Power failure

Rising powers? BRICS leaders meet.
Ben Tavener / Anadolu Agency / Getty Images

Seeking to punish Russia over its Ukraine policy earlier this year, Western powers ousted President Vladimir Putin from the forum known as the G-8. But that was a largely symbolic gesture, since the G-8 — or G-7 — is little more than a talk shop and photo opportunity. Putin will nonetheless be present in China this week alongside President Barack Obama and other leaders, for the summit of the Asia-Pacific Economic Cooperation (APEC) forum, underscoring the fact that the U.S. and its allies no longer call the shots in world affairs.

NATO and other U.S.-led alliances now find themselves part of a multipolar world with power centers and groupings both more numerous and more complex. On the security front, for example, China and Russia are building a bloc of Asian countries to challenge U.S. influence over North Asian security matters, while Moscow is also seeking to enlist former Soviet territories in a Eurasian Union to counter the European Union.

Today’s economic and financial realities require more of a role for China and its partners in the BRICS group (Brazil, Russia, India, China and South Africa), some of whom are weighing creating alternative institutions to the World Bank and, more ambitiously, supplanting the U.S. dollar as the global reserve currency.

It’s not that the U.S.-led international organizations have been eclipsed by rivals, however; global economic and political power is increasingly fractured, with no single power or bloc capable of decisively influencing events. As influential analysts Ian Bremmer and Nouriel Roubini explained in Foreign Affairs, “We are now living in a G-Zero world, one in which no single country or bloc of countries has the political and economic leverage — or the will — to drive a truly international agenda. The result will be intensified conflict on the international stage over vitally important issues, such as international macroeconomic coordination, financial regulatory reform, trade policy and climate change.”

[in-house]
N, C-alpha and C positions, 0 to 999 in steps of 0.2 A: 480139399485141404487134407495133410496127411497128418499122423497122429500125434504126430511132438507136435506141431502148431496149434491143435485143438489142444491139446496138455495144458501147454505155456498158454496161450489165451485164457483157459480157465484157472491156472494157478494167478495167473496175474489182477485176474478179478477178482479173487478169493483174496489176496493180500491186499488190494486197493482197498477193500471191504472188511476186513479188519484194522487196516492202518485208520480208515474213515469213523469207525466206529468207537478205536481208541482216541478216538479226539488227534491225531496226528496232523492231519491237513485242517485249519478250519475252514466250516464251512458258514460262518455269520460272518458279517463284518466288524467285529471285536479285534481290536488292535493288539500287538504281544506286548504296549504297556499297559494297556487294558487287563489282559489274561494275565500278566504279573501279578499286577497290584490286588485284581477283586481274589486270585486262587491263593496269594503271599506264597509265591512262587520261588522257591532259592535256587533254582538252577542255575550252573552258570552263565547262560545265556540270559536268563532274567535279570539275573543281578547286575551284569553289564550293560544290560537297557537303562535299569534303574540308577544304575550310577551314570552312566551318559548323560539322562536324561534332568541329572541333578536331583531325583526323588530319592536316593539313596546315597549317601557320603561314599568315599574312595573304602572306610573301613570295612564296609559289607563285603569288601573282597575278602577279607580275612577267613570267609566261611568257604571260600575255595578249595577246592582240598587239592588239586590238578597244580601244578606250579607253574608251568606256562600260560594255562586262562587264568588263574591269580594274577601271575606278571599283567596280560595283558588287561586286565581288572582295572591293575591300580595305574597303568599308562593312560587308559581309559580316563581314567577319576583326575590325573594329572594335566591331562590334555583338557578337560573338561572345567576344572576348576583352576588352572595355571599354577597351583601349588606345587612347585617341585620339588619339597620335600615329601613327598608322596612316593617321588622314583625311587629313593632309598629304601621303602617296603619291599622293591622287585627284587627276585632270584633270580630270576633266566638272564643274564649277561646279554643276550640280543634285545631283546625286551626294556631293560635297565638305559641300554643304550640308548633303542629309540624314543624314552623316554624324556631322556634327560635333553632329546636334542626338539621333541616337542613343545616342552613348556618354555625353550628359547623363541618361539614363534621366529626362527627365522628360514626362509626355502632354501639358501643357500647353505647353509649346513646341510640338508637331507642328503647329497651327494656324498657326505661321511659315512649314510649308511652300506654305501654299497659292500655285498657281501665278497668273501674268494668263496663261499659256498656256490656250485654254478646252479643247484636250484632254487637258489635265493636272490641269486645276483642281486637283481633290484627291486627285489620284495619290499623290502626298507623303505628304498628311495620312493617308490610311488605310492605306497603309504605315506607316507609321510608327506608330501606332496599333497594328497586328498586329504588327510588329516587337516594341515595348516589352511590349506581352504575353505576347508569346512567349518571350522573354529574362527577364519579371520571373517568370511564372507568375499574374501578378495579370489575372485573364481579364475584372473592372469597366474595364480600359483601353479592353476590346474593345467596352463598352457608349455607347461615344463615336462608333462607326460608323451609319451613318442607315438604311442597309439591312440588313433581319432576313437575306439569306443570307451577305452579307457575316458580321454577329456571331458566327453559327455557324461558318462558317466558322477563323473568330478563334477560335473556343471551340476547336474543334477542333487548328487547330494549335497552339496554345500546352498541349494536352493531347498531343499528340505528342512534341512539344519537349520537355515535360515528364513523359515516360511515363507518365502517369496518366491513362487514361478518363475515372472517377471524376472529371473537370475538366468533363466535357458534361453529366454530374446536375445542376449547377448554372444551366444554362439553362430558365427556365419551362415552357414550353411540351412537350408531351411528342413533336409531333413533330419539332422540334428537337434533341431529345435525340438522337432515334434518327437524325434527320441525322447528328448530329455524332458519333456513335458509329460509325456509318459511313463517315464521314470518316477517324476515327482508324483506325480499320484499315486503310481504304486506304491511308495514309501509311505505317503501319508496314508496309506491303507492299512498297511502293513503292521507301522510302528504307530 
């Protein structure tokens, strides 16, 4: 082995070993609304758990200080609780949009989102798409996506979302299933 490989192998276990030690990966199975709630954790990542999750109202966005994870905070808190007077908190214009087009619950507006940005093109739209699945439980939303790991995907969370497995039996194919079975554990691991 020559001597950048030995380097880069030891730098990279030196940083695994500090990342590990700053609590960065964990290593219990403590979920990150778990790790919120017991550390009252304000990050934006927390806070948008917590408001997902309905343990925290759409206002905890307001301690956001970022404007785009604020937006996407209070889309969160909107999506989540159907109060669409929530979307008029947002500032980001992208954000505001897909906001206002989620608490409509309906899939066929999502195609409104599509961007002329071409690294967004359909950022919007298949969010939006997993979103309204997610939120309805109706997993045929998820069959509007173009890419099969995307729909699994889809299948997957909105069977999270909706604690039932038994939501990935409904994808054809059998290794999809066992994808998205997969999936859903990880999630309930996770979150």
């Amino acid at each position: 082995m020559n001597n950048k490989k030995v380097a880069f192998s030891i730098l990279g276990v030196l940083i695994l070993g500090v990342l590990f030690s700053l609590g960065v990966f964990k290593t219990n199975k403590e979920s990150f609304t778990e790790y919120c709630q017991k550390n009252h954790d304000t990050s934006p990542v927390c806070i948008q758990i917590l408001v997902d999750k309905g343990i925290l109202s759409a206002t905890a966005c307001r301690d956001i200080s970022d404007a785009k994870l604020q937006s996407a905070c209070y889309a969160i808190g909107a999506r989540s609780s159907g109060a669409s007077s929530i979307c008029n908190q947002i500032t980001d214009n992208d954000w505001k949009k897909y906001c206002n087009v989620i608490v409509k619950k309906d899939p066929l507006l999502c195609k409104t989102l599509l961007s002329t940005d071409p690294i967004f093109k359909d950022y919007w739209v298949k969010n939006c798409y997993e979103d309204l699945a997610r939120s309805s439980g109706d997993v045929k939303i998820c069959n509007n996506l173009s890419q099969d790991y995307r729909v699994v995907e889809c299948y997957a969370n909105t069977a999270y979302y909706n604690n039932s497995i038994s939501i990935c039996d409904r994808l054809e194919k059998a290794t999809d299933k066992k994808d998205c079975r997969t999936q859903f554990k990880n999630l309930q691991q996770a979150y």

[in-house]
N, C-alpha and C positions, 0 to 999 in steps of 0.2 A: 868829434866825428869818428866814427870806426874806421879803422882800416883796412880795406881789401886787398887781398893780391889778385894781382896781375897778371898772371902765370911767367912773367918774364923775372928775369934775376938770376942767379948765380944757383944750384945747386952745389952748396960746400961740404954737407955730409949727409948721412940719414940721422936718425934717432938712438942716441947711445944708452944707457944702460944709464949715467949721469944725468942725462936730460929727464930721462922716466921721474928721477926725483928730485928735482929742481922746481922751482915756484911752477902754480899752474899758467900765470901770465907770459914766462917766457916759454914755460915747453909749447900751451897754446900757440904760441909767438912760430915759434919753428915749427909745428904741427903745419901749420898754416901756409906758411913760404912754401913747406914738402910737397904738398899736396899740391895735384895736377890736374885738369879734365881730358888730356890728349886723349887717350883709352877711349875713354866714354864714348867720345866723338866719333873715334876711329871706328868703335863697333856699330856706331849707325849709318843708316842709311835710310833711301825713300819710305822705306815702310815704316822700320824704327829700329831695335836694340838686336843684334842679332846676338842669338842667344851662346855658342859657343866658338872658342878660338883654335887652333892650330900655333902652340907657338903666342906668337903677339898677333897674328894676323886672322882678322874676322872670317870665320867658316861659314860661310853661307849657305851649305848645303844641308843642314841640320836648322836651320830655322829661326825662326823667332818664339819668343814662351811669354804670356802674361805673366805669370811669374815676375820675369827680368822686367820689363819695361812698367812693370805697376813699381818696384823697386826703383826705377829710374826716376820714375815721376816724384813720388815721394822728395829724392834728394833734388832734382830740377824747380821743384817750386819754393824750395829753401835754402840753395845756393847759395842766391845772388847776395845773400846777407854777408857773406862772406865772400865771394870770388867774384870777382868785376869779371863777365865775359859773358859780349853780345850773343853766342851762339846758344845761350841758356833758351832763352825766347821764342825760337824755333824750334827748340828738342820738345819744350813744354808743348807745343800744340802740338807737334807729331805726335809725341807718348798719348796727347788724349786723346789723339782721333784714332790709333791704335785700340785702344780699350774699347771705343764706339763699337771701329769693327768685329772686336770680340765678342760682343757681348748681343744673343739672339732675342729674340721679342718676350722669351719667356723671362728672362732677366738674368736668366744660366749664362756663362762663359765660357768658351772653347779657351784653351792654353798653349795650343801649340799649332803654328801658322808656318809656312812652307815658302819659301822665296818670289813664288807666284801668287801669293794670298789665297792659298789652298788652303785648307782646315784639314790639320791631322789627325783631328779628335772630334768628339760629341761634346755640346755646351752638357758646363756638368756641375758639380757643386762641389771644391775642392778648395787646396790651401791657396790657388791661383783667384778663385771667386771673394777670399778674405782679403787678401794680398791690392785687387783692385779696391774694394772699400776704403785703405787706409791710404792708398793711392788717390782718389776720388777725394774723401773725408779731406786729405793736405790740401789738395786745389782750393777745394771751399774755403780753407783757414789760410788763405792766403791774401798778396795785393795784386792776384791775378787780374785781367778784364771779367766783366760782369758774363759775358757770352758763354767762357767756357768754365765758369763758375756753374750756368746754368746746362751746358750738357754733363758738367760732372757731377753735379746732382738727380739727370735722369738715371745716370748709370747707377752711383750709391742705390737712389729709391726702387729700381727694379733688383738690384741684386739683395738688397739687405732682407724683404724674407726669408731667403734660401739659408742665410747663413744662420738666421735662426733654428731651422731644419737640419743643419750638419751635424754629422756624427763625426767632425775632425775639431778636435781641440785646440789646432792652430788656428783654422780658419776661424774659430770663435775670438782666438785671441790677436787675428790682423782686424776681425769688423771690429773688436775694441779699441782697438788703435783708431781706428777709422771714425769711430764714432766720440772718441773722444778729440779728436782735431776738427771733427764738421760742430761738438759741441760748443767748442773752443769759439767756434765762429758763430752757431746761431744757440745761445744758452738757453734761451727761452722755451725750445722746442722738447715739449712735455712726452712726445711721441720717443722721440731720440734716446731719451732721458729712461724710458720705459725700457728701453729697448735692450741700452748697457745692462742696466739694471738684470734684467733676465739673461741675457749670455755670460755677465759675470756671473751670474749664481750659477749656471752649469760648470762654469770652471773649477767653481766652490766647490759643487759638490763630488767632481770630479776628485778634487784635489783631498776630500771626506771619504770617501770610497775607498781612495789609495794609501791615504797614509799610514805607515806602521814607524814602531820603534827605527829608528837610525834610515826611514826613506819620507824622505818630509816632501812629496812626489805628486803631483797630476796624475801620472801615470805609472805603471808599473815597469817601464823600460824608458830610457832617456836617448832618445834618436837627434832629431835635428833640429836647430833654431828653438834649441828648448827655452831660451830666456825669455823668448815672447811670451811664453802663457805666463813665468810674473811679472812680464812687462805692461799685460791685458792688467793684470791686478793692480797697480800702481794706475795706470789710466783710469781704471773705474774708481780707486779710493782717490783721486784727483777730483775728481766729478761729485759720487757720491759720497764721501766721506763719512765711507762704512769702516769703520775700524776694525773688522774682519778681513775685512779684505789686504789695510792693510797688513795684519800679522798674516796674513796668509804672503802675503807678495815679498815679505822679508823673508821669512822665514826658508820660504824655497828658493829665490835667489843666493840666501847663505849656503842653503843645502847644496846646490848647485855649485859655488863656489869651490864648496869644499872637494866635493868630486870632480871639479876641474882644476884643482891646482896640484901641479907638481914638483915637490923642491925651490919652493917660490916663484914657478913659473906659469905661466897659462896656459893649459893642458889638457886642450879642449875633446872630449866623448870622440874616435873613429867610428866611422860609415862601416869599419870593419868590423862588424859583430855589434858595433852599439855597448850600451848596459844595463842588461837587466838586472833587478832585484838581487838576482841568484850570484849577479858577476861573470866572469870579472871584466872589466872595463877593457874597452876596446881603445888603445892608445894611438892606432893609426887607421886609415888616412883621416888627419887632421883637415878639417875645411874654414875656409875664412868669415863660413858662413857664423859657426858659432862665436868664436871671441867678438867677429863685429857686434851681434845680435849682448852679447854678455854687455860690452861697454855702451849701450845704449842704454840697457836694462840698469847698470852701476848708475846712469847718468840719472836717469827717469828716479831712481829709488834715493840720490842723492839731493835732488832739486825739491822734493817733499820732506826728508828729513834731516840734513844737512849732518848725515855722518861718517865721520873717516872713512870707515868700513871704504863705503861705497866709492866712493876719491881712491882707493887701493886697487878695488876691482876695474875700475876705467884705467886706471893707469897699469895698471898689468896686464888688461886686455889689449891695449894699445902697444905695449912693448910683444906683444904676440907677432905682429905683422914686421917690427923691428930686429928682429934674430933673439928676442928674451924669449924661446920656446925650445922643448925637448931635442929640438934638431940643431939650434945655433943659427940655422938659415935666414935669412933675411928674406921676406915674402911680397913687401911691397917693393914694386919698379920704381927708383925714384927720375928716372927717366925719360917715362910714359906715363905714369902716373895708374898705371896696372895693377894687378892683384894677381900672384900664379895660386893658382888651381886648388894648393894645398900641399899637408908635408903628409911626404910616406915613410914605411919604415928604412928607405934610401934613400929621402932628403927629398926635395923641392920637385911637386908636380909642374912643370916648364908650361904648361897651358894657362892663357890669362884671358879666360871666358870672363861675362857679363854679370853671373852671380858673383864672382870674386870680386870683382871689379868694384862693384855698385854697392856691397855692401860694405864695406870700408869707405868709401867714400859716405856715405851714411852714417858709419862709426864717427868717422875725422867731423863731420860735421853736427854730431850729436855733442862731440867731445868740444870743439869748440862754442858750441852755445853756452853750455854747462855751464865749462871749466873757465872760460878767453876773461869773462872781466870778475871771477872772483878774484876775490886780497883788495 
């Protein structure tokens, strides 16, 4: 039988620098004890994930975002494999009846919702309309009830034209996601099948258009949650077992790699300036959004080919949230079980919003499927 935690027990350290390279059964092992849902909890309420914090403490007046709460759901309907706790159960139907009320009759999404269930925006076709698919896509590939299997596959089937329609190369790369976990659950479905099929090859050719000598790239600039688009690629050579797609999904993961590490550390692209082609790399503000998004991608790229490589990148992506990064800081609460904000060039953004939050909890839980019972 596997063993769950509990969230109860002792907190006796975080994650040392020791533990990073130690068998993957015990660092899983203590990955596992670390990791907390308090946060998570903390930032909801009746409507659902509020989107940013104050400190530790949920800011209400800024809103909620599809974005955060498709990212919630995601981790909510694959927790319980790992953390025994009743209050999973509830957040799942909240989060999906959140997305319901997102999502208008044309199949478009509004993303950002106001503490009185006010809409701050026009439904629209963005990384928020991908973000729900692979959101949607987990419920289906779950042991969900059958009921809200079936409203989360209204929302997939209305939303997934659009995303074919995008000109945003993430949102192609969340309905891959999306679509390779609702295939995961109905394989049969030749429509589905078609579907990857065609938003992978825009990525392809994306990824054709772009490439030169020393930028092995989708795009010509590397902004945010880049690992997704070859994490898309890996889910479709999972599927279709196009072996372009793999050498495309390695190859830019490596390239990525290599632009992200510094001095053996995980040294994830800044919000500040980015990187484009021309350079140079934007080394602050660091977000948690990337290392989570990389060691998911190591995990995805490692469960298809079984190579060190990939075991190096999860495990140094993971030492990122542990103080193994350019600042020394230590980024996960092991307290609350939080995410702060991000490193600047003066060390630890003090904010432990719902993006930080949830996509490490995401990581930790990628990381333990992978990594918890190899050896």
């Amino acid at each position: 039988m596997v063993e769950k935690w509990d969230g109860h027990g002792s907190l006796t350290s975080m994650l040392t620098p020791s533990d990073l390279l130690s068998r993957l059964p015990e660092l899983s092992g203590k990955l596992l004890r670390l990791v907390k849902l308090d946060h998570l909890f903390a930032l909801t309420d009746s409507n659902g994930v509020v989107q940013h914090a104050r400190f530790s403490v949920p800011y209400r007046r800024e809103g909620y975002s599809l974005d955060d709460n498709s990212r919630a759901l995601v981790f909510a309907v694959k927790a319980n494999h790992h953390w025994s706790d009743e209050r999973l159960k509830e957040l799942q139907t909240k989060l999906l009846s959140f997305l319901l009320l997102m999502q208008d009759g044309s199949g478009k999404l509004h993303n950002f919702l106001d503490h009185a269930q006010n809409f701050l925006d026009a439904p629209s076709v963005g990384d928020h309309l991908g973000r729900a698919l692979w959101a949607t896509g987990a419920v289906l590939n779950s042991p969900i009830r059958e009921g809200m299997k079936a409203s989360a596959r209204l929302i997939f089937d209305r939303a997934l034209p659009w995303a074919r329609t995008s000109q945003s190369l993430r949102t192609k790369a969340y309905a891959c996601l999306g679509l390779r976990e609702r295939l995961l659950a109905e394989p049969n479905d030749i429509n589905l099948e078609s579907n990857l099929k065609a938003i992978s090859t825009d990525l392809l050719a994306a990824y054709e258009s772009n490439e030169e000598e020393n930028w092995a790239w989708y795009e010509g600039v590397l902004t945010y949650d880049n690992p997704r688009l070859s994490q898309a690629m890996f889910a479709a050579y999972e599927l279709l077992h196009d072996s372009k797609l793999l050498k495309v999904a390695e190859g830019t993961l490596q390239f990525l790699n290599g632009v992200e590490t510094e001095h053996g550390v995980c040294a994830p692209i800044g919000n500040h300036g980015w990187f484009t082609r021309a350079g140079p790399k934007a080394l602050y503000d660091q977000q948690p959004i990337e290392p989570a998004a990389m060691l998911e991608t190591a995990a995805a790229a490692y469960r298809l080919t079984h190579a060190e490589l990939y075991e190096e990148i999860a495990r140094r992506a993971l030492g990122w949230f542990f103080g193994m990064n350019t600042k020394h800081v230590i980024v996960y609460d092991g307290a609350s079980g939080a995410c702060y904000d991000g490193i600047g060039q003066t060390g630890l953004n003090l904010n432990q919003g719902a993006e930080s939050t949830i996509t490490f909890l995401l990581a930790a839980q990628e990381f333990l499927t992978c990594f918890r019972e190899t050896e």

Osama bin Laden
AFP / Getty Images

“Jihad” was all the rage in Washington in the 1980s, when the CIA was working with Saudi and Pakistani intelligence to forge an international brigade of Muslim warriors willing to help Afghanistan’s mujahedeen fight Soviet invaders. The quintessential Hollywood Cold Warrior John Rambo joined their fight, at least on screen in “Rambo III,” in which he smiles and nods as one of his Afghan allies says, “To us, this war is a holy war. And there is no true death for mujahedeen, because we have taken our last rites and because we consider ourselves already dead. To us, death for our land and God is an honor.” Reagan hosted a delegation of mujahedeen commanders at the White House, among them Jalaluddin Haqqani whose network today the U.S. lists as an international terrorist organization.

The fall of the wall coincided with the withdrawal of the Soviet Union from Afghanistan. The mujahedeen continued to fight the Soviet-backed regime of Najibullah, which fell in 1992. Then they turned on one another in a vicious civil war that was ended by the Taliban’s coming to power in 1996. Many of the Arab volunteers radicalized in Afghanistan did not return home to regimes that saw them as a mortal threat; instead they coalesced around Saudi funder Osama bin Laden and became the nucleus of Al-Qaeda.

China’s rise

The Tiananmen in Beijing.
Ed Jones/AFP/Getty Images

Chairman Mao Zedong declared the People’s Republic the last bastion of socialist ideology in 1961, a rebuke to the Soviet Union. Despite ebbs and flows in Sino-Soviet relations, that remained China’s official stance until the Soviet Union’s collapse. And the U.S. reinforced the wedge between Moscow and Beijing with President Richard Nixon’s historic visit in 1972.  

While capitalism came like a lightning bolt to Russia after the Soviet collapse, turning the country into a highly unequal petro-state economy, it has grown steadily in China over more than three decades, to the point that a Communist-ruled country is on track to eclipse the United States as the world’s largest economy — with the largest middle class. Once the “sick man of Asia”, China has emerged as a major global strategic power, especially in postcolonial Africa, where Beijing’s involvement has spanned more than half a century and where its hunger for resources has led to billions in infrastructure investment. While Washington and Beijing are increasingly engaged in strategic competition, particularly in China’s immediate neighborhood, that competition remains contained, less because of the balance of nuclear terror that restrained U.S. and Soviet leaders from confrontation during the Cold War and more because the economies of today’ss China and the United States are so deeply mutually dependent.